Weekly output: wireless for less, Alexa in lunar orbit, learning in AR and VR, search-engine competition, Vegas Loop, CES weirdness

I didn’t realize this until adding up the numbers, but I have now covered CES 25 times–24 times in person, from 1998 through 2020 and again this past week, plus last year’s virtual version of the show. None of those previous trips to Las Vegas featured an infectious-disease test after returning, but this week’s has; fortunately, the rapid antigen tests I took Friday night and Sunday afternoon have each yielded negative results.

1/3/2022: How to get your wireless carrier’s network for less – if you can live with these trade-offs, USA Today

This column outlining ways to save money on wireless phone service from resellers of the major carriers (some of which are owned by those big three companies) was the last piece I filed in 2021.

1/5/2022: Amazon to Send Alexa to Lunar Orbit, PCMag

I wrote up an embargoed announcement from Amazon about plans to send a version of Alexa on the Artemis 1 lunar orbital test mission of NASA’s Orion spacecraft. After I filed this post the evening before the embargo time, I was amused to see a giant video sign on the Strip in Vegas tout the “Alexa, take me to the Moon” command that was only supposed to be revealed the next morning.

Photo of the screen in room N259 of the Las Vegas Convention Center showing my panel lineup1/5/2022: Learning in a Virtual World, CES

Four days beforehand, I got asked to moderate this panel on AR and VR learning after the previous moderator had somebody in his household test positive. That’s not a lot of prep time, but my fellow panelists Rohan Freeman (founder of Sine Wave Entertainment), Chris Stavros (founder and CEO of makeSEA) and Michel Tzsfaldet (CEO of Tekle Holographics) made my job as understudy moerator easy.

1/7/2022: The little-known reason why competing with Google is so hard, Fast Company

This was another post I filed at the end of 2021. It started in early November in Lisbon, when I happened to sit next to a search-engine startup executive on a Web Summit shuttle van and started quizzing him about business.

1/7/2022: Tunnel Vision: What It’s Like to Ride in Elon Musk’s Vegas Loop, PCMag

I had to try out the Vegas Loop, the Teslas-in-tunnels system that Elon Musk’s Boring Company built underneath the Las Vegas Convention Center. And then I had to sell a post about my experience of it.

1/7/2022: The weirdest stuff we saw at CES 2022: John Deere’s self-driving tractor, robot masseuses, USA Today

The “weird stuff seen at CES” piece has been a staple of my coverage of the show for years. As usual, the hardest part was deciding what exhibits to include and what to leave out.

Weekly output: When tech reviews go wrong (x2), TV show streams, Lightning cables

In addition to the stories below, I was on the local news this week–but not for anything related to my work. A WJLA correspondent and cameraman were looking for quotes from passerby in Ballston about the possible sequestration budget cuts, and an optimistic sentence or two from me showed up on Monday’s broadcast.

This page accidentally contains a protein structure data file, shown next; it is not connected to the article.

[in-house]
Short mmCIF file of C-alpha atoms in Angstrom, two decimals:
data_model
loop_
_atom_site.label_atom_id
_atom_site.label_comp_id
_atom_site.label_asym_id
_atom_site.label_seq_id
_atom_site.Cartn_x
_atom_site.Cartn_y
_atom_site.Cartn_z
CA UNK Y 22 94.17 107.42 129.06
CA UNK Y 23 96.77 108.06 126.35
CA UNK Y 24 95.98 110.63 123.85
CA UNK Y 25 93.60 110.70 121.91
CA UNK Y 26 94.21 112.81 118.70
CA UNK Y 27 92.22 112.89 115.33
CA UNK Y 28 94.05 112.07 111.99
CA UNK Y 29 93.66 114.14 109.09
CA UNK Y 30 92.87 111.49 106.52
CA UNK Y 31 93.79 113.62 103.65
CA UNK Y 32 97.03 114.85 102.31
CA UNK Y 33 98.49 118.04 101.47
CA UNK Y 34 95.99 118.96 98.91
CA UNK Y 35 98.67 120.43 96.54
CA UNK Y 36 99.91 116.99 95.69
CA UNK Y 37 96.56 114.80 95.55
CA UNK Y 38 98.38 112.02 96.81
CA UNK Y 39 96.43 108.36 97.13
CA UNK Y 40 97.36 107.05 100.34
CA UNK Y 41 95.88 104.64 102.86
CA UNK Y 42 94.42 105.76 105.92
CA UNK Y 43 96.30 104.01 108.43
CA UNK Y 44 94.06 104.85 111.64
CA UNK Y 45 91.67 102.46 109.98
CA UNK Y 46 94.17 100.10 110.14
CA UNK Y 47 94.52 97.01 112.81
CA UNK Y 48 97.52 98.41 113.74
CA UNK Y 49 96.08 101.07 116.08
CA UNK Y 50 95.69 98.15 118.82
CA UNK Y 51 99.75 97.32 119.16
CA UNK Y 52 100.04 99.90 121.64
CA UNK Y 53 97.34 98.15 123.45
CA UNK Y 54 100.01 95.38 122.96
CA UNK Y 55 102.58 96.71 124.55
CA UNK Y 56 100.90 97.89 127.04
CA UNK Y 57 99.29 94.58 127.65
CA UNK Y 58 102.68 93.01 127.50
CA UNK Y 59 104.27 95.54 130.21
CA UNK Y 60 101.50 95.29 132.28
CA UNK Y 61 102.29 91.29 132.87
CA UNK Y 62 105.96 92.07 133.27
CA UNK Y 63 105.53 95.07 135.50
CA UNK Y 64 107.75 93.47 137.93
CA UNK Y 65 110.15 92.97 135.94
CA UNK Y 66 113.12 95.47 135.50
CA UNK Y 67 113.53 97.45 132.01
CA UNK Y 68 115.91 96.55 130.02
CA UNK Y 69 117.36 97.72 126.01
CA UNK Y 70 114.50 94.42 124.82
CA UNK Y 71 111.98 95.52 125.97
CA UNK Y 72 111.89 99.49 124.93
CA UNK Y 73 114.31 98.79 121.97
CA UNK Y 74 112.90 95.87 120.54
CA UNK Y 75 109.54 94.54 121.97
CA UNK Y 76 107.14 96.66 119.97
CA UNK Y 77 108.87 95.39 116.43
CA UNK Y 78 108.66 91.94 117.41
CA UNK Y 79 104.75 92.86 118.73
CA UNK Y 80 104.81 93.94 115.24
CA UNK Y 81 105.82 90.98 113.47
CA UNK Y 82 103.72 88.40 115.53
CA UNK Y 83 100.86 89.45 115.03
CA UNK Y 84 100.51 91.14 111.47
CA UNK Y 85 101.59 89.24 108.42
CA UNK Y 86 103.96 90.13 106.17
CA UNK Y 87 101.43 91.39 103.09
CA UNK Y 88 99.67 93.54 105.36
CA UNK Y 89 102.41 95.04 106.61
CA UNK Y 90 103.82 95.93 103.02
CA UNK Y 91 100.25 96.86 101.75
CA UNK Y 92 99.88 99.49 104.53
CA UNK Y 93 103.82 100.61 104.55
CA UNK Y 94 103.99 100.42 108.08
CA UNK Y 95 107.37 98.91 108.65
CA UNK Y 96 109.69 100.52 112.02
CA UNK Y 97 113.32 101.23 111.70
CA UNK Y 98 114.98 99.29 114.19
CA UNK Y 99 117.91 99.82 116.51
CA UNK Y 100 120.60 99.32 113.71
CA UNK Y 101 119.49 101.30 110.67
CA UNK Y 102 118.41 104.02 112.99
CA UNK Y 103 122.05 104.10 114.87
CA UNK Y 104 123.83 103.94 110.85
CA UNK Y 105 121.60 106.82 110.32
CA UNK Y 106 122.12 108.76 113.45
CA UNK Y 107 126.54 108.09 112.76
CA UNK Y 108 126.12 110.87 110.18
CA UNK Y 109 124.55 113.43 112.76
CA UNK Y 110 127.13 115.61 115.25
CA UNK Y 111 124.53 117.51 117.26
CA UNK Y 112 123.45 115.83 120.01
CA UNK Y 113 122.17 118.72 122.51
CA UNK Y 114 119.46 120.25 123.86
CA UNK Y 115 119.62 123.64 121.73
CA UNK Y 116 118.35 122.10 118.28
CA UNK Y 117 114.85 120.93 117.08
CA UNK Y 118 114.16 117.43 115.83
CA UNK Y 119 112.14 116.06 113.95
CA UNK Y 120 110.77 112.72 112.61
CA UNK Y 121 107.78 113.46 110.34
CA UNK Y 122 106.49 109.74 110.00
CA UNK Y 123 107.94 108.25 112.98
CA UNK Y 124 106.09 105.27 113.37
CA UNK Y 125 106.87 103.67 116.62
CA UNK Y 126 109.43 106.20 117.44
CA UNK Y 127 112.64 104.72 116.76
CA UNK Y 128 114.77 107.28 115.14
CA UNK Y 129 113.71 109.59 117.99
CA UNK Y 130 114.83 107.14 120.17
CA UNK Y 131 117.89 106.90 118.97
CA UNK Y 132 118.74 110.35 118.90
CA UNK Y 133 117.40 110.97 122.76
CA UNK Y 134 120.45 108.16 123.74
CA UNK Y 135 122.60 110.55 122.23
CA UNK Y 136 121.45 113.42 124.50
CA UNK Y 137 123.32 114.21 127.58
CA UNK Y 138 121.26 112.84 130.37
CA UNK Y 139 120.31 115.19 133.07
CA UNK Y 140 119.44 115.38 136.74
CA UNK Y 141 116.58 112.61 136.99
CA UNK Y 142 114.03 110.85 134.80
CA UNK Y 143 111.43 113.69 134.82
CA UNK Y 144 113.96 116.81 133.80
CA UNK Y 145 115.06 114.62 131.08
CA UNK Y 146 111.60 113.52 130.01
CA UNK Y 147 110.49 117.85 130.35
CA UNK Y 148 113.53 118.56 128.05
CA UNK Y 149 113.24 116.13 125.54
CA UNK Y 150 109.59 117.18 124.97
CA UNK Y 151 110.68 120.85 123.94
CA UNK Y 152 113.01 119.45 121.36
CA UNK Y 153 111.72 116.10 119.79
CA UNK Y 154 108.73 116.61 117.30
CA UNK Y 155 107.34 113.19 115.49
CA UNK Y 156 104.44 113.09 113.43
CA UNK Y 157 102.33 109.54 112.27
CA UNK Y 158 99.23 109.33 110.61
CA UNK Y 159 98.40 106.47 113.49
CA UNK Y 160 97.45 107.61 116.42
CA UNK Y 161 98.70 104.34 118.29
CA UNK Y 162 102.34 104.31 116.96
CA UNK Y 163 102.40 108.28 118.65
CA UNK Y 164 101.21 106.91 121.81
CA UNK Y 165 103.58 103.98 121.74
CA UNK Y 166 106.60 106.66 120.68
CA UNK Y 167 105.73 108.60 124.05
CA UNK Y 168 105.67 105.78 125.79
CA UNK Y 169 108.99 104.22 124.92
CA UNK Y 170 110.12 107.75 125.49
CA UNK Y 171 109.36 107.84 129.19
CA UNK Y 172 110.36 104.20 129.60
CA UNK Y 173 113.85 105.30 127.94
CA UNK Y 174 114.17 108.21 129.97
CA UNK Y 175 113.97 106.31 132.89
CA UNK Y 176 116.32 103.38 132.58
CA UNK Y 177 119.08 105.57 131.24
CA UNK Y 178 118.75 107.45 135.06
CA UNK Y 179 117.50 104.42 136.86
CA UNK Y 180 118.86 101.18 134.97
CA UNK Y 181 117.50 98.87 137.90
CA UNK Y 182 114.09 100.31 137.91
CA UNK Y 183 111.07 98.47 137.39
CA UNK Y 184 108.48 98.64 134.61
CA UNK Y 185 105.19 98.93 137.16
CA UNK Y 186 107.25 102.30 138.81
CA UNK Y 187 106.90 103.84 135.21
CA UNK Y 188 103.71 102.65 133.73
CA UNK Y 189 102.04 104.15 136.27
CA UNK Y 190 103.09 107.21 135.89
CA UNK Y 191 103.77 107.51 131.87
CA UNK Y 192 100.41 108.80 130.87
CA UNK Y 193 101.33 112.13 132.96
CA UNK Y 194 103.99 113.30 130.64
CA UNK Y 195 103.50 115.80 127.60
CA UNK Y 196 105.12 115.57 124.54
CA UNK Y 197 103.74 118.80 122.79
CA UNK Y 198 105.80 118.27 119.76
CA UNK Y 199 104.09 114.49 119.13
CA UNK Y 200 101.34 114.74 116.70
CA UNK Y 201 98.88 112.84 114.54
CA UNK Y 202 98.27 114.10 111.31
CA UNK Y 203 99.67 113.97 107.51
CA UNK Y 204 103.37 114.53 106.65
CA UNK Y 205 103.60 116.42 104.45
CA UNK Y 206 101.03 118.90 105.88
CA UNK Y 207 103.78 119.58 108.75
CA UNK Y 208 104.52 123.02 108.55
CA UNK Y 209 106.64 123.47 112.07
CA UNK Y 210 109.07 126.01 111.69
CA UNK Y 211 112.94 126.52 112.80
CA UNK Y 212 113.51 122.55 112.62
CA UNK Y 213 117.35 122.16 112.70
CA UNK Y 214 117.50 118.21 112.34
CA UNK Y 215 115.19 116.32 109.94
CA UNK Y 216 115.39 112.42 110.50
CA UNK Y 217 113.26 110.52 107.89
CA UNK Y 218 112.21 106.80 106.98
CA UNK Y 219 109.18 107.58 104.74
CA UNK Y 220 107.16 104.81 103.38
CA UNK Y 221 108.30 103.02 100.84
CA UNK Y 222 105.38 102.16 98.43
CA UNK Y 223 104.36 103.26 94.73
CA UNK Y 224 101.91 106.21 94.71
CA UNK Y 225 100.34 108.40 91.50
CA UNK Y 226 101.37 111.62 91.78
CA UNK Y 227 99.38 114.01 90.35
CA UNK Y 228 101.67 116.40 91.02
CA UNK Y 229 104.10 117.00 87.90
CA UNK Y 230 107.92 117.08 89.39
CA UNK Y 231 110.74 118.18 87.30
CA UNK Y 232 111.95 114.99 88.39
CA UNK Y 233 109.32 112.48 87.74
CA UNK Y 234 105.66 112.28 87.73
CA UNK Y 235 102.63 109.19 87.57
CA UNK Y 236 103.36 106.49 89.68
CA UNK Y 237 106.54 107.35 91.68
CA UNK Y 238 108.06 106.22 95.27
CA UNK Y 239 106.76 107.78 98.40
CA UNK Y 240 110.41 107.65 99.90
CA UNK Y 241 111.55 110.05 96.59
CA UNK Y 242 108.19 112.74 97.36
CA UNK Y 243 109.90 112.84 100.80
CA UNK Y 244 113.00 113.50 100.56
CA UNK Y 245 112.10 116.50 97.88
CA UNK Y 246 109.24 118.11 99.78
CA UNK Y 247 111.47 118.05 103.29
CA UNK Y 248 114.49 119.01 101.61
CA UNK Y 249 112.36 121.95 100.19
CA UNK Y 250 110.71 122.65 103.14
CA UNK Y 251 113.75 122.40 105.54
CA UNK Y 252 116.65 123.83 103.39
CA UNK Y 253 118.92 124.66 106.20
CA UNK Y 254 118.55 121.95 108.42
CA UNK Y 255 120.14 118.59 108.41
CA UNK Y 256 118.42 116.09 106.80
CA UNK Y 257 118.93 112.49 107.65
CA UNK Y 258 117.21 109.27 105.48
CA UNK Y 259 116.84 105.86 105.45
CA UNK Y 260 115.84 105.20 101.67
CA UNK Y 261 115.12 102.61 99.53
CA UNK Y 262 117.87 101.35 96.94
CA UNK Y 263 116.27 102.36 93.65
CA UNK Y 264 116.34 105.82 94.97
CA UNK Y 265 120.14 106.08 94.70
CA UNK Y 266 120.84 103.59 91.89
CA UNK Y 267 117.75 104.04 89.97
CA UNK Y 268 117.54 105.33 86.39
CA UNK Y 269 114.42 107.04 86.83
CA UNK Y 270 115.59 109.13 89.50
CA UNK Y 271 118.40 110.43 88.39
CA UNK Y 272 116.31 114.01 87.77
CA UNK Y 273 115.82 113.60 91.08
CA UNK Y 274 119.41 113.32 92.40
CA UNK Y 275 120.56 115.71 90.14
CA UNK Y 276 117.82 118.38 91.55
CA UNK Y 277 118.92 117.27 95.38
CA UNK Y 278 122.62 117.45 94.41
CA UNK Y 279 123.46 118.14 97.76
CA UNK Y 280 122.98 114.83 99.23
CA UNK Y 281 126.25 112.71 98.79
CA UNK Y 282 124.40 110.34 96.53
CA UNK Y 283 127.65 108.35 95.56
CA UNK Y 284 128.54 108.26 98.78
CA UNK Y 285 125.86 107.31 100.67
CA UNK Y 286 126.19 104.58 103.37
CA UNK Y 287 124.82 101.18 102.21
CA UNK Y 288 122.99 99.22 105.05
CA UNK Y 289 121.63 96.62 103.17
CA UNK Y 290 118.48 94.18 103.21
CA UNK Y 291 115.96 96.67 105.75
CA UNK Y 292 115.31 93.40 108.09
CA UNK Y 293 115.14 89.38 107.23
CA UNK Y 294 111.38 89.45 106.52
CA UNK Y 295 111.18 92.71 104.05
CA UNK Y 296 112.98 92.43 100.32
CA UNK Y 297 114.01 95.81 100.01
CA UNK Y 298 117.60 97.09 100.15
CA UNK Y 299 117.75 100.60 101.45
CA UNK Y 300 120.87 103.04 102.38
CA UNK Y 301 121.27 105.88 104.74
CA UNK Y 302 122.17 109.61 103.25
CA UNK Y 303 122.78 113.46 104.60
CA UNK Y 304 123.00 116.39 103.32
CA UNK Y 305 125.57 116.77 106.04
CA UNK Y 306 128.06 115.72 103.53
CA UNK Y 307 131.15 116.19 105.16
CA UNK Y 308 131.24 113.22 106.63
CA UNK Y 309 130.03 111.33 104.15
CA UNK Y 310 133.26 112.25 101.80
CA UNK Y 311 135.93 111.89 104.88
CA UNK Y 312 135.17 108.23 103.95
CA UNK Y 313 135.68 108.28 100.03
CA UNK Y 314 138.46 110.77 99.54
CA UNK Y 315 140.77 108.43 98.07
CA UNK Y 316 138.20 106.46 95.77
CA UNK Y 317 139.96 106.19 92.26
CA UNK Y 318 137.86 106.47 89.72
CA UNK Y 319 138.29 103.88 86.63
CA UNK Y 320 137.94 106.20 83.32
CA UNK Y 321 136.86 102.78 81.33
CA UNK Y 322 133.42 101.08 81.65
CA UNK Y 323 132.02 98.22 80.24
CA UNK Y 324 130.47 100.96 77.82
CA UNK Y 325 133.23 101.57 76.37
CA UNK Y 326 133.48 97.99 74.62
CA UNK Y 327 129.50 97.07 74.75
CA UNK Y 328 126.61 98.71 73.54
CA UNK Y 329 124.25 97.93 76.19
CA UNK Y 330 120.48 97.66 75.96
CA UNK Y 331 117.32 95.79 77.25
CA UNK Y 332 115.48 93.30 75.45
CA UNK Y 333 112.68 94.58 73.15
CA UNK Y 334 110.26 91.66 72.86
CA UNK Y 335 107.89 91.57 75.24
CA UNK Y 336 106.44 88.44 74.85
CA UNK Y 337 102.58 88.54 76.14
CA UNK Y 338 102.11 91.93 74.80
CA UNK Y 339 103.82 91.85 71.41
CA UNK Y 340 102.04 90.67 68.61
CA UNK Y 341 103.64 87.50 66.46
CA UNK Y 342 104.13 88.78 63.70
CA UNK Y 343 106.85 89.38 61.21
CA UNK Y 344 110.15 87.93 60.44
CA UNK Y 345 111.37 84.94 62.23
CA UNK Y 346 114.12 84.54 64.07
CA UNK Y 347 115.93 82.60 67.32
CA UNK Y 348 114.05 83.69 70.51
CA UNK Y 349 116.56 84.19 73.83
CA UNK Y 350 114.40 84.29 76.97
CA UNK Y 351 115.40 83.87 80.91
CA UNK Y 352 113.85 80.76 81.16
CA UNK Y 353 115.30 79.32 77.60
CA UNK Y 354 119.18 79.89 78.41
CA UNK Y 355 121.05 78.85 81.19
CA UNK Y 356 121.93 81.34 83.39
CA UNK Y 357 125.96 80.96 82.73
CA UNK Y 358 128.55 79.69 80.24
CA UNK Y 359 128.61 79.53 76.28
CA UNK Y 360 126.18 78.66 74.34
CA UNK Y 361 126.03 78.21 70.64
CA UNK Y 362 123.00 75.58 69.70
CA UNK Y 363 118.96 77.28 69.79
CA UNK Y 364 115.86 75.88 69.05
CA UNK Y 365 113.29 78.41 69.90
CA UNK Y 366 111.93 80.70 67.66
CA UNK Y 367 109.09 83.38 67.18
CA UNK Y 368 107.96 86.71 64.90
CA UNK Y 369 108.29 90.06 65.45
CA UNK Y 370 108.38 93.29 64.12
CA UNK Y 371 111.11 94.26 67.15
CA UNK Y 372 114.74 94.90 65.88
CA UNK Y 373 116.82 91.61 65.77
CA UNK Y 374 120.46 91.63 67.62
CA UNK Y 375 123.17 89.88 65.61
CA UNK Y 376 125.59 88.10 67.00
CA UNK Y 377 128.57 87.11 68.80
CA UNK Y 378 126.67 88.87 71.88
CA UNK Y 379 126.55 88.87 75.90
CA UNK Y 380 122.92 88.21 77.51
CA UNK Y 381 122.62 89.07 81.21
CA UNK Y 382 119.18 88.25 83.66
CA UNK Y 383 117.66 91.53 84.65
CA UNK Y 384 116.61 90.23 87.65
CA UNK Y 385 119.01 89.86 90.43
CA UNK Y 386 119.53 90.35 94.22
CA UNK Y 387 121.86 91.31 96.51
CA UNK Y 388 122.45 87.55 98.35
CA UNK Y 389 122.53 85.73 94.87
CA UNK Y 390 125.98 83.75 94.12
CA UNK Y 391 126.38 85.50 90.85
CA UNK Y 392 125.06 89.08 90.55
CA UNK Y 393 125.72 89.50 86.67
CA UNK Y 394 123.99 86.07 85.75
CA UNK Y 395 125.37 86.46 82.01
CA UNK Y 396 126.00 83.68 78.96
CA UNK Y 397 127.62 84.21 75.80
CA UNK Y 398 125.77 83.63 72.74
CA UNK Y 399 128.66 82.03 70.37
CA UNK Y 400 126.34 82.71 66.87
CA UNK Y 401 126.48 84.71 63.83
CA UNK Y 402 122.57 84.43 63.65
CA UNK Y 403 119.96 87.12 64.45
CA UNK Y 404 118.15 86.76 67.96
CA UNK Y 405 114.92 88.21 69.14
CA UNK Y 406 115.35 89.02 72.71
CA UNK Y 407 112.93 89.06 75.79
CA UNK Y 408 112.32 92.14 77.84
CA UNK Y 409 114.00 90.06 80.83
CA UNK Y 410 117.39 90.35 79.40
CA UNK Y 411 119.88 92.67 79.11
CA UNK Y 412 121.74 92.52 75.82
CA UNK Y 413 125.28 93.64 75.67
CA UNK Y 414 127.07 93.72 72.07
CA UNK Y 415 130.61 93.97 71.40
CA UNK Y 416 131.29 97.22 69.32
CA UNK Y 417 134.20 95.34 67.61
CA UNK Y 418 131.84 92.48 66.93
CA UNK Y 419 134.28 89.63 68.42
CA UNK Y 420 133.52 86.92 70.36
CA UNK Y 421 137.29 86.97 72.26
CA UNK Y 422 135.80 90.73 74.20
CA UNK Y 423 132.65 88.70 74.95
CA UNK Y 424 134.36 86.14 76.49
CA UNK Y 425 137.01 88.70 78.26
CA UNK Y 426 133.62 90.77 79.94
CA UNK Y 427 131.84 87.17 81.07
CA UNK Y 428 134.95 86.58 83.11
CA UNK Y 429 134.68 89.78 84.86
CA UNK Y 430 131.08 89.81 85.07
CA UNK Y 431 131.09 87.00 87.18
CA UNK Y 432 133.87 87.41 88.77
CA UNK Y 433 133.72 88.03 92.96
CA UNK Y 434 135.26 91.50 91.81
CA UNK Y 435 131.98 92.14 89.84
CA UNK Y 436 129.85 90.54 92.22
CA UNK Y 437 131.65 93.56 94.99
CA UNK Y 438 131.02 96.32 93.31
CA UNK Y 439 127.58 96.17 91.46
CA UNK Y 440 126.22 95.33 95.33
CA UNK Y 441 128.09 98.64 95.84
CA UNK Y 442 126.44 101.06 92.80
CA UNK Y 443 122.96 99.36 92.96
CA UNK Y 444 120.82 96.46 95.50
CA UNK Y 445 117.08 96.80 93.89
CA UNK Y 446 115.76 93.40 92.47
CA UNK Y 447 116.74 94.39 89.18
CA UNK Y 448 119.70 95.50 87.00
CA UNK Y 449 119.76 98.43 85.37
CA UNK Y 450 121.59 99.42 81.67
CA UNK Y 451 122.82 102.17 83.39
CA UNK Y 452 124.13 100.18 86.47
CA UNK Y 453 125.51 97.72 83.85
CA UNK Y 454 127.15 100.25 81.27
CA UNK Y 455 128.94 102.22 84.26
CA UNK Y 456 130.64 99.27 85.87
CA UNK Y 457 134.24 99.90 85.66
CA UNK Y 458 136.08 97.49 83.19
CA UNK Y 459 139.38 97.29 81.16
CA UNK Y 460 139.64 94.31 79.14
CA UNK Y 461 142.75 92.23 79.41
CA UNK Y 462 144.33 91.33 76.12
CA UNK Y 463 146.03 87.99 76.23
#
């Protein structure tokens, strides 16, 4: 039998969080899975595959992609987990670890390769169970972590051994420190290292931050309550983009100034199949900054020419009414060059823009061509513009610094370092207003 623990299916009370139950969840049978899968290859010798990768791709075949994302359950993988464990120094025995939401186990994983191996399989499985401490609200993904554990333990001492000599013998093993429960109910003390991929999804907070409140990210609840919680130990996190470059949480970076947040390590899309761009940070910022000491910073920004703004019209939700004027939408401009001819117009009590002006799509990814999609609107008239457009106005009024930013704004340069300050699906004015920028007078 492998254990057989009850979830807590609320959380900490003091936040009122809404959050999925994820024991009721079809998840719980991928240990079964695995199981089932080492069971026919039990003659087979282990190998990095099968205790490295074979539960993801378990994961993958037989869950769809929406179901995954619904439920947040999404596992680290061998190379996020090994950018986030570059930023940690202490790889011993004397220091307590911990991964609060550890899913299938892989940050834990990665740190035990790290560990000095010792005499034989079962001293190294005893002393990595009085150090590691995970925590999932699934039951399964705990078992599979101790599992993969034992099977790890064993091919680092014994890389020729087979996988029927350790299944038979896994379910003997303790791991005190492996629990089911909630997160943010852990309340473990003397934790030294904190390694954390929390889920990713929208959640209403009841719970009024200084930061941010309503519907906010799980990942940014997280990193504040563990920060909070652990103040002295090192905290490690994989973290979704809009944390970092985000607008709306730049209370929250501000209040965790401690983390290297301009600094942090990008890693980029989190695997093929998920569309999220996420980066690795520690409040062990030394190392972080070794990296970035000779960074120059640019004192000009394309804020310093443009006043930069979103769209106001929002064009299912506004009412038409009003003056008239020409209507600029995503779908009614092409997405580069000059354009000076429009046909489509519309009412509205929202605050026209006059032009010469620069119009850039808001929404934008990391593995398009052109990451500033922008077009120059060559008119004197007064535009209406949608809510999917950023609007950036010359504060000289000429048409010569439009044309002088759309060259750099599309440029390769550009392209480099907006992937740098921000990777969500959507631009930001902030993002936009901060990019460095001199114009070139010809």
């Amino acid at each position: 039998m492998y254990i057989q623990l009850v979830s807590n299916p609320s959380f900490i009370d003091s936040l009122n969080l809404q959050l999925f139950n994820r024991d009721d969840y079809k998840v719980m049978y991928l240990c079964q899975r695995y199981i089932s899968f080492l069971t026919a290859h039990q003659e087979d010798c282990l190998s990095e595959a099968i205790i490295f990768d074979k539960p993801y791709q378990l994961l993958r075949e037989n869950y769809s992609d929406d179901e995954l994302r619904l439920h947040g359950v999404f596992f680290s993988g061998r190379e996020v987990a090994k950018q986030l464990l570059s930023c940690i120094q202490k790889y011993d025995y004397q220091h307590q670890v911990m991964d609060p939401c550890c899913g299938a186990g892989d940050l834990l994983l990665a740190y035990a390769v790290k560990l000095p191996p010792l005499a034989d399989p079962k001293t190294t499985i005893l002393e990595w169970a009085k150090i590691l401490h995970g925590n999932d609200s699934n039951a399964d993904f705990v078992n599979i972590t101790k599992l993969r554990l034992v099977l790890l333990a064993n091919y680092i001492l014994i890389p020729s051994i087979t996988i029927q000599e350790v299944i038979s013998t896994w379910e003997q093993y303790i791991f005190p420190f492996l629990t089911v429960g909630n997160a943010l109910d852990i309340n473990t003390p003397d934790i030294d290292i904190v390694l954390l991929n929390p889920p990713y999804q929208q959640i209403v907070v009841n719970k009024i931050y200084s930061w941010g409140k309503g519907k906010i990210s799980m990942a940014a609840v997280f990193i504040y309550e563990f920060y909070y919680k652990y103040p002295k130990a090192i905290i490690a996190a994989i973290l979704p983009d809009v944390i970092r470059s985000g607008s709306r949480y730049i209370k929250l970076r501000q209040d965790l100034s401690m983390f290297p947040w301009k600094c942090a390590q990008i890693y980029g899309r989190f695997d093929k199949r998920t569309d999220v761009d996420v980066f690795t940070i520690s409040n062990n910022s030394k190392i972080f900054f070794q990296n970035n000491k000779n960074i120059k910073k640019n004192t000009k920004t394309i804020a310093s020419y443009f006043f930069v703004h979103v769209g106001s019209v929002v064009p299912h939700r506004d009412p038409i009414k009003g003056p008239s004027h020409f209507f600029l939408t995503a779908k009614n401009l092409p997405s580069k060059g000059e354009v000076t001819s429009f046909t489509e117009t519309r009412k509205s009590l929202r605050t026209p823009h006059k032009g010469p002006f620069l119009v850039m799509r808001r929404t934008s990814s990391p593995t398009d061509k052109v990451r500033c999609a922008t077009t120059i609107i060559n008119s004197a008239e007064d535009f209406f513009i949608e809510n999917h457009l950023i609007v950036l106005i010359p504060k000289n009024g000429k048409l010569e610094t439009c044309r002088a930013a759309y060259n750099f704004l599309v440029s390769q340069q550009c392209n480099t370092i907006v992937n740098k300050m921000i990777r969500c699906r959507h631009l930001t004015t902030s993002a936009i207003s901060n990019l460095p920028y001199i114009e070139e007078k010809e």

2/13/2013: When The Gadget You Review Can Also Review Your Work, Disruptive Competition Project

In the first of two posts about Tesla Motors CEO Elon Musk’s attack on a negative review of the Model S by New York Times reporter John Broder, I looked at how the rise of social media and the ability of connected devices and apps to log a journalist’s use change the dynamic between reviewer and review. For more thoughts along those lines, see Dan Frommer and Mathew Ingram.

2/15/2013: How Breakthrough Technology Can Get Beaten Up In The Press, Disruptive Competition Project

After reading enough comments accusing Broder of being a liar, a shill or worse (as opposed to placing too much trust in tech support from Tesla executives that normal drivers wouldn’t get anyway), I followed up by unpacking some real reasons why the media can misread disruptive technology so badly. One example: my first review of the iPad.

USAT Web-only TV column2/17/2013: Why are some TV show streams web-only?, USA Today

Months ago, my column briefly mentioned the uselessness of ESPN’s WatchESPN app: Unlike its site of the same name, that program doesn’t let us watch ESPN3. I exchanged a few e-mails with PR reps for the sports network about that, then had an excuse to revisit the gap between Web and app availability of online video after getting annoyed by 30 Rock’s absence from Hulu’s mobile and connected-TV apps.

The column also shares advice (hat tip, MacRumors and Lifehacker) about getting non-Apple Lightning cables for less at Amazon and Monoprice. Why so few alternatives so long after the debut of that connector? Apple engineered Lightning to enforce a sort of DRM on the accessories market, as the New York Times’ Brian X. Chen explained this week.

On Sulia, I shared my skepticism about the latest connected-watch fad (now with more Apple rumors!), discussed the unsettling but unavoidable PR trend of enticing reporters with all the Web traffic the agency or the client’s social-media channels can send to a post, and noted how Microsoft’s checkbook hasn’t been able to buy enough updates to the Windows Phone Foursquare client it hired an outside developer to write. You also would have gotten a preview of Wednesday’s post on Monday; Sulia’s more generous character count made it a better place than Twitter to sketch out that story idea.